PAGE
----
In my opinion, we should abolish the National Labor Relations Act and allow unions to die altgether, or exist only in very limited capacity (perhaps in the low wage service sector where jobs cannot be exported and reduced consumption may even be desirable – want less fast food consumption? Let their workers unionize). I would also fight for favorable export conditions with China in other nations with the growing middle class, to enhance demand for our country’s manufactured goods. We no longer need unions to ensure that manufacturing jobs pay a middle-class wage, as Toyota and Honda have clearly established. Greater global demand would push wages even higher. That would be best for the country in the long term.

        • 0 avatar
          threeer

          We won’t fight for favorable export with China because we’re: 1) afraid to poke the bear (gov), 2) addicted to cheaper goods (consumer “votes” with their dollars and 3) addicted to the profit and control that comes from having hundreds of thousands of workers living on-site working for peanuts (corporations). The three-legged stool we are perched on virtually guarantees that a “fair” exchange with China will never be. $300 billion in trade deficit last year alone is pretty strong proof of that. Even as wages for China’s middle class rise, companies are not actively seeking to pull work back to the US (“considering” vs “doing” are two distinct actions).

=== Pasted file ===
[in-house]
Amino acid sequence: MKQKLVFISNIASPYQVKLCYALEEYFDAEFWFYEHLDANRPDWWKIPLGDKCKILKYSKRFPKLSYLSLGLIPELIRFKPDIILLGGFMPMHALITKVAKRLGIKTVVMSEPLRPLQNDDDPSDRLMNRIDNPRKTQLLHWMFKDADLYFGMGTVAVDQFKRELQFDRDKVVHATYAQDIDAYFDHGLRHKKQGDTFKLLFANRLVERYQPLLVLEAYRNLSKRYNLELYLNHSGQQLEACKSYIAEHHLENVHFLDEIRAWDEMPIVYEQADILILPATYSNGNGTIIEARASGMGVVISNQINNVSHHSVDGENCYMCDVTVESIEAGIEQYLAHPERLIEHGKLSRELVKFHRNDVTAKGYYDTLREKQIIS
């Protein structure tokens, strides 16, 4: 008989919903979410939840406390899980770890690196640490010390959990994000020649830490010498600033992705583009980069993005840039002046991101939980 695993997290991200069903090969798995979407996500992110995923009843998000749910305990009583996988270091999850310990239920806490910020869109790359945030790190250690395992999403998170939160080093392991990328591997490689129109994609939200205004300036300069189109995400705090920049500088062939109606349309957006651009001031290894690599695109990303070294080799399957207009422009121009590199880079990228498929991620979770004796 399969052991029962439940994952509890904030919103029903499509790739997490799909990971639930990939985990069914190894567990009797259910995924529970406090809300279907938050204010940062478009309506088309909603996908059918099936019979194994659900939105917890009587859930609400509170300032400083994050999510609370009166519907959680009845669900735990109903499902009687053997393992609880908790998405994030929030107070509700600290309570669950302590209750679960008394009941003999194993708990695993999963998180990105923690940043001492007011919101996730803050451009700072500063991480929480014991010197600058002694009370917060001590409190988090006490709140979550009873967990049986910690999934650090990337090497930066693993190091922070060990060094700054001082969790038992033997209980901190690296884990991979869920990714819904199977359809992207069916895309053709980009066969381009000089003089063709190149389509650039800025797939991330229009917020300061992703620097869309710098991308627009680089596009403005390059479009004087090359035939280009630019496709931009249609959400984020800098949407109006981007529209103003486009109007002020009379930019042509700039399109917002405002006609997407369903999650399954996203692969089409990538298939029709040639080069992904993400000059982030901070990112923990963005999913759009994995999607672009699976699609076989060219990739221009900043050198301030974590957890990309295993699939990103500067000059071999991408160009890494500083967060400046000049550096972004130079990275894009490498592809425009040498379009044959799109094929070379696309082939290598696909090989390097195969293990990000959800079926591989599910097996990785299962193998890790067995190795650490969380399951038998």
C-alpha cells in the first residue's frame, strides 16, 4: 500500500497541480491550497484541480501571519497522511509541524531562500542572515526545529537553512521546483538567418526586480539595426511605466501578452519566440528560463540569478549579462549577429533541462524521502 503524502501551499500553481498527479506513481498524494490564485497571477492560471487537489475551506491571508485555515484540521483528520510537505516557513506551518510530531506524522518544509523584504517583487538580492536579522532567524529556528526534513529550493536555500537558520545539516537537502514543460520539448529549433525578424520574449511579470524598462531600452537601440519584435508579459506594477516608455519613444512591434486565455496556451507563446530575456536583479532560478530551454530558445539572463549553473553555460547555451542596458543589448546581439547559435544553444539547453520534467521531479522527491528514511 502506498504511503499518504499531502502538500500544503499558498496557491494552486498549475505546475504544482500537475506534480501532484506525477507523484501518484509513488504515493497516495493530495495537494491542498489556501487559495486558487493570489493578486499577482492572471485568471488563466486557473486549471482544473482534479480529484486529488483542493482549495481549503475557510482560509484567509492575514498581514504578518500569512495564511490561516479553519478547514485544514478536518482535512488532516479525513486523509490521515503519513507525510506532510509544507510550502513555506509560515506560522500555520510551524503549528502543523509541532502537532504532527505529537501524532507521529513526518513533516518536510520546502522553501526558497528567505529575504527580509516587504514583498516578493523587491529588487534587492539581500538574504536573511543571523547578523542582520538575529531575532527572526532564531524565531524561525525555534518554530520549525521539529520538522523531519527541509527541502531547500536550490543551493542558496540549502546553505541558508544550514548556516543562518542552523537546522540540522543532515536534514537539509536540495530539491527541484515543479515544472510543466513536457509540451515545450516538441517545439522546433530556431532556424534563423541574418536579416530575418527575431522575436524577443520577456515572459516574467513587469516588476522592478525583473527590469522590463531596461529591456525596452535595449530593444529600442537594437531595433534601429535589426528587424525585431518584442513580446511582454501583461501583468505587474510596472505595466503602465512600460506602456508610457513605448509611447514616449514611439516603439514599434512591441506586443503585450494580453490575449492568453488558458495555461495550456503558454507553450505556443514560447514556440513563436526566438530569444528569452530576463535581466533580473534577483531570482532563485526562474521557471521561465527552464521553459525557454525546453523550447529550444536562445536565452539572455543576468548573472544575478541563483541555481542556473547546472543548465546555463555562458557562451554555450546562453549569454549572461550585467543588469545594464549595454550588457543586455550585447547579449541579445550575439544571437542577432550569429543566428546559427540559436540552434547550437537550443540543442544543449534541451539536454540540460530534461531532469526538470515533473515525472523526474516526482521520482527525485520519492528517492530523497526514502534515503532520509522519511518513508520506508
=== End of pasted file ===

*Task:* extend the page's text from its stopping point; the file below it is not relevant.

That said, I am fiercely pro-American, and not at all ashamed of that. Being a car buff makes that stand rather difficult, as I have a genuine love for many makes and models that are not even American-branded, much less assembled in the US (I grew up an Army Brat in Germany and have an unhealthy love of small Bavarian boxes on wheels). Heck, even the next car I want to buy after I return from my assignment here in Saudi Arabia (Jeep Wrangler), while made in America, is now under Italian control! So is that more or less “American” than the Accord that might be parked next to it in a parking lot one day?
          I’m sure the guys/gals screwing together Hondas in the US (and for that matter, Toyota, BMW, MB, Hyundai, etc…) are proud of the work they are doing and seem to be turning out competitive cars that allow them to put food on the table for their families.